Oakeshott sometimes referred to the rationalist style of politics as "politics as the crow flies." I had occasion to think of the phrase today, while listening to an educational administrator on NPR.
She -- I think she was the head honcho of the Newark public school system, but I never heard her title or her name, and it doesn't really matter to this post anyway -- was defending the Newark charter schools. Apparently they are producing some great results.
But a caller, whose daughter is actually in a charter school, was very worried about the fact that not every child in Newark is getting this great education her daughter is. The administrator immediately conceded that the caller's point was a matter of grave concern, and talked about a plan being worked on to ensure that every child does receive this excellent education.
We all know that this will not happen. There are social pathologies in poor neighborhoods that leave too many young residents simply incapable of performing well in school. Now, to the extent we can fix the pathologies, we should do so. But that can't be done in the schools.
Meanwhile, what the schools can do is to allow escape routes for bright and/or hard-working students who would otherwise be trapped in an environment very detrimental to learning. And from what I heard today, Newark is doing that to some extent.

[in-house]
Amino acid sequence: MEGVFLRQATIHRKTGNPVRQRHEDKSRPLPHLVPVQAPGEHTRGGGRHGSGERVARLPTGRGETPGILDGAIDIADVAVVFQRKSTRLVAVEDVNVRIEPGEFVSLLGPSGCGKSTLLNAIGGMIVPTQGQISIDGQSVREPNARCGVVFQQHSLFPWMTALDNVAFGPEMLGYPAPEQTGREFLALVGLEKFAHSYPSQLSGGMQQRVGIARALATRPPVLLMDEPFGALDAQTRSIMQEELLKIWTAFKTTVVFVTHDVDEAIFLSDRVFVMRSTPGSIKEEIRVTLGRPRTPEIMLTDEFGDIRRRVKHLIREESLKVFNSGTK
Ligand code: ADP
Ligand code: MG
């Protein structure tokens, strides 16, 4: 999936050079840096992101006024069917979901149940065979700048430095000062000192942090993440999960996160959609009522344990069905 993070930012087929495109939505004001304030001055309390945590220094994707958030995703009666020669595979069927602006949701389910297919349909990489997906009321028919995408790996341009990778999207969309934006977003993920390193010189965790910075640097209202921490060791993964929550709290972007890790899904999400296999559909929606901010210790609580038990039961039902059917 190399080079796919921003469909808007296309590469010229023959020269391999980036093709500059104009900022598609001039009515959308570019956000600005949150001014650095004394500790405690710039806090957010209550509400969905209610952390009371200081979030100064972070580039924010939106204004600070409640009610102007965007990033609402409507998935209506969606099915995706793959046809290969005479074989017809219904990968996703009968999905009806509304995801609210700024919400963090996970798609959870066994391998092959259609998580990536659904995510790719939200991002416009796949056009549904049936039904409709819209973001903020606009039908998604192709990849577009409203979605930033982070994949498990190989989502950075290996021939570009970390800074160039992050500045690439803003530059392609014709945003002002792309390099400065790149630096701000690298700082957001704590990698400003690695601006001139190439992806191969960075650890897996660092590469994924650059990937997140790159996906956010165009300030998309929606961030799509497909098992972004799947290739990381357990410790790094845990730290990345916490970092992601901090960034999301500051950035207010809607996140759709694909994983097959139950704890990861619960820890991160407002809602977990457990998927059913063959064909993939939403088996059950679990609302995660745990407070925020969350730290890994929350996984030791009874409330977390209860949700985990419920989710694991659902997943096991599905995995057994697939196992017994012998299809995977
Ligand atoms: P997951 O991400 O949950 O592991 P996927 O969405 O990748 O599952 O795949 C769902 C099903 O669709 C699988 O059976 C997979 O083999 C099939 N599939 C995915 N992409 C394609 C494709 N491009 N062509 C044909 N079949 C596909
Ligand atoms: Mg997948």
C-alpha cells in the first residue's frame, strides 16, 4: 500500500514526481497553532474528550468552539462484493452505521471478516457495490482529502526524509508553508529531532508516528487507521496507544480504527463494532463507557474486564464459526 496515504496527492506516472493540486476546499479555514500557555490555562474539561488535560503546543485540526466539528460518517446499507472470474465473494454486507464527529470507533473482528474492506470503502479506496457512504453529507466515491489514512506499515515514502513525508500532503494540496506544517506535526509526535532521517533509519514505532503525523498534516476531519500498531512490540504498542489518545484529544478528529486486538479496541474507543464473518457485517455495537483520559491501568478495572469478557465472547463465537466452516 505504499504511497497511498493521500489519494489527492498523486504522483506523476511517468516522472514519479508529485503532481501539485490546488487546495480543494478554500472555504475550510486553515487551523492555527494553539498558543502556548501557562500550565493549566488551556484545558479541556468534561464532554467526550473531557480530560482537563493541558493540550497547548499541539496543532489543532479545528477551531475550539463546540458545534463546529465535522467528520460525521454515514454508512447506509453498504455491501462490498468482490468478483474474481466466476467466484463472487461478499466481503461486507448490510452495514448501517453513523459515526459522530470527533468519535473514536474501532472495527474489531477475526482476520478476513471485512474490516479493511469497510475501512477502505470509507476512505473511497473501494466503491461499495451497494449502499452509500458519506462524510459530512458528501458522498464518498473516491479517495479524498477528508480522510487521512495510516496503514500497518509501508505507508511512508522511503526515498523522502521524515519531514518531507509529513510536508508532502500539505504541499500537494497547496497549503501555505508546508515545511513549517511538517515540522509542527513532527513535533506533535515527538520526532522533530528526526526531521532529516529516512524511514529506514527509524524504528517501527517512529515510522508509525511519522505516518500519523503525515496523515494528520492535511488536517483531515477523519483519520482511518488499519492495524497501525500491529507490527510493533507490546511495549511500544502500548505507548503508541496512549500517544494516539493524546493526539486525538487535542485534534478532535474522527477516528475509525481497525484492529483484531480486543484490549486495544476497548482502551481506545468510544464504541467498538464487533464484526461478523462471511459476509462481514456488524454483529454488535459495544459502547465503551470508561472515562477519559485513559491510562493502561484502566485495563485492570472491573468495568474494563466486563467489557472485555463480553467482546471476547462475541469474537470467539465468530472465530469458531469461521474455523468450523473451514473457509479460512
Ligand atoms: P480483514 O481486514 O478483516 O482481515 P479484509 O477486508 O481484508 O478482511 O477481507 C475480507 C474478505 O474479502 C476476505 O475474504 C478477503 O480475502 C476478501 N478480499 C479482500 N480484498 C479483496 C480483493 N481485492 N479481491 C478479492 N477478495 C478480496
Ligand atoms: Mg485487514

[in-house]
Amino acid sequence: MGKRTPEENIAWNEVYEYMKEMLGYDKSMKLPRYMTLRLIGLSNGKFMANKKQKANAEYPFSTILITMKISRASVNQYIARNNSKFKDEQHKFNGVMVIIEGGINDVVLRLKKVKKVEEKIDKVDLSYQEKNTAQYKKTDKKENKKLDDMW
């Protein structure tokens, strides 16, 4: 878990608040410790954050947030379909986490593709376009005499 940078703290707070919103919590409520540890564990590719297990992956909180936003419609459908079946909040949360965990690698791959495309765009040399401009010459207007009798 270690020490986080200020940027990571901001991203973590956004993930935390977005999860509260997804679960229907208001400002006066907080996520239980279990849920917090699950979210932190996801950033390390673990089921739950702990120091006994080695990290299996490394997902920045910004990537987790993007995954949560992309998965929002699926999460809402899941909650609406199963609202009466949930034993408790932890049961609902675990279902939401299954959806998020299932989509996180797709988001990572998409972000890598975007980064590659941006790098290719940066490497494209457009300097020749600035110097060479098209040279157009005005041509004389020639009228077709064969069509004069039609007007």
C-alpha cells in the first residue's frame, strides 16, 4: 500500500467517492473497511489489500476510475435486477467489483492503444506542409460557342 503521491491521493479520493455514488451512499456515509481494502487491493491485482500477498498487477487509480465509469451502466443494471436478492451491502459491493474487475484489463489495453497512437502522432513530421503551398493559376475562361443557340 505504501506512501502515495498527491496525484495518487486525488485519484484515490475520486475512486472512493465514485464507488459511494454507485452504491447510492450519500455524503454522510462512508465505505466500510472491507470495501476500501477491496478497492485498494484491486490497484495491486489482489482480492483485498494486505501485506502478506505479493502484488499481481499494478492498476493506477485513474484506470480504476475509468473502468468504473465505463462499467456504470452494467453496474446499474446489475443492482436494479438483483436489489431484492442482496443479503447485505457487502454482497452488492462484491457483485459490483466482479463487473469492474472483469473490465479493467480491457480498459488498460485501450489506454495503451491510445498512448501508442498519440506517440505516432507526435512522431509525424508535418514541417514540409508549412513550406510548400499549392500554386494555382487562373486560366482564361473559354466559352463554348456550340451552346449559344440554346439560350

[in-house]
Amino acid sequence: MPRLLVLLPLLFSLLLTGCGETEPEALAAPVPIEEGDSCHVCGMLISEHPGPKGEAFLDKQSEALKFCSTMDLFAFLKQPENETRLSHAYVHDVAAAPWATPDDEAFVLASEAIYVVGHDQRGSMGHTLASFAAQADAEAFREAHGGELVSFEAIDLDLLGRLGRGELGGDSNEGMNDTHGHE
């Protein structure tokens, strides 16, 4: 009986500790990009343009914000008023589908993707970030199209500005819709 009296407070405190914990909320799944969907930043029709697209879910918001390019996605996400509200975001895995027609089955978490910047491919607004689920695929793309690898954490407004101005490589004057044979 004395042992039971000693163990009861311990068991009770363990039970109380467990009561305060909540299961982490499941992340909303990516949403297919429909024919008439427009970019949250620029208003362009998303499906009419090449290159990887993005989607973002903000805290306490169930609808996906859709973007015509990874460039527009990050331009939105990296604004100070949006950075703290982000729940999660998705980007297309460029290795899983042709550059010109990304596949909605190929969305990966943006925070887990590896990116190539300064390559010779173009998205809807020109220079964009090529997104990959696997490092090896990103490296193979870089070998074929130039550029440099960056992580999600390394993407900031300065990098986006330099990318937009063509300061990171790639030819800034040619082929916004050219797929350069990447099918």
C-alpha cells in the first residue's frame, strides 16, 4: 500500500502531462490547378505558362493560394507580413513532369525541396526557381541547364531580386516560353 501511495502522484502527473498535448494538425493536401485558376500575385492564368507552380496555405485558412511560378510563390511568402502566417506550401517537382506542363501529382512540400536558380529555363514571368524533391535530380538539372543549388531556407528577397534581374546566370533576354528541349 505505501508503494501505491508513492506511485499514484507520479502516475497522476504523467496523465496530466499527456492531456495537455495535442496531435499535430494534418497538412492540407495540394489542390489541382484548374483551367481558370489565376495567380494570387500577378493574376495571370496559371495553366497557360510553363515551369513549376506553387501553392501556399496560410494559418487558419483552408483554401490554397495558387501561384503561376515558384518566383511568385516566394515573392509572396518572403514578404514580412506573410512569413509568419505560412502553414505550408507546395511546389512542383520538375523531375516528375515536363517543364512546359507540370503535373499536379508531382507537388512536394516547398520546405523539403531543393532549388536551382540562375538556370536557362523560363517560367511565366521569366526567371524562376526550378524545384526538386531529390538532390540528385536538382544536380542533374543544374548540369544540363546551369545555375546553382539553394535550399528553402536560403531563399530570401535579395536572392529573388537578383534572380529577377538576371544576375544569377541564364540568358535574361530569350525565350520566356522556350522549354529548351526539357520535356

The danger of perfectionism in politics is that the good that can be achieved can be destroyed in the name of a perfection that can't be achieved. Until social conditions improve in poor areas, there is a real limit to what schools can do with children from those neighborhoods. If 20% of them can be given excellent education despite the conditions of their neighborhood, that is way, way better than 0%. Realism about what can be done is a moral virtue, and basing policy on fantasy is a moral vice. If you are the commissioner of your local Little League, it is fine to strive to enable every player to reach their potential. But it is absurd to set a goal of every batter hitting 1000, while every pitcher has an ERA of zero.
"If your approach to mathematics is mechanical not mystical, you're not going to go anywhere." -- Nassim Nicholas Taleb
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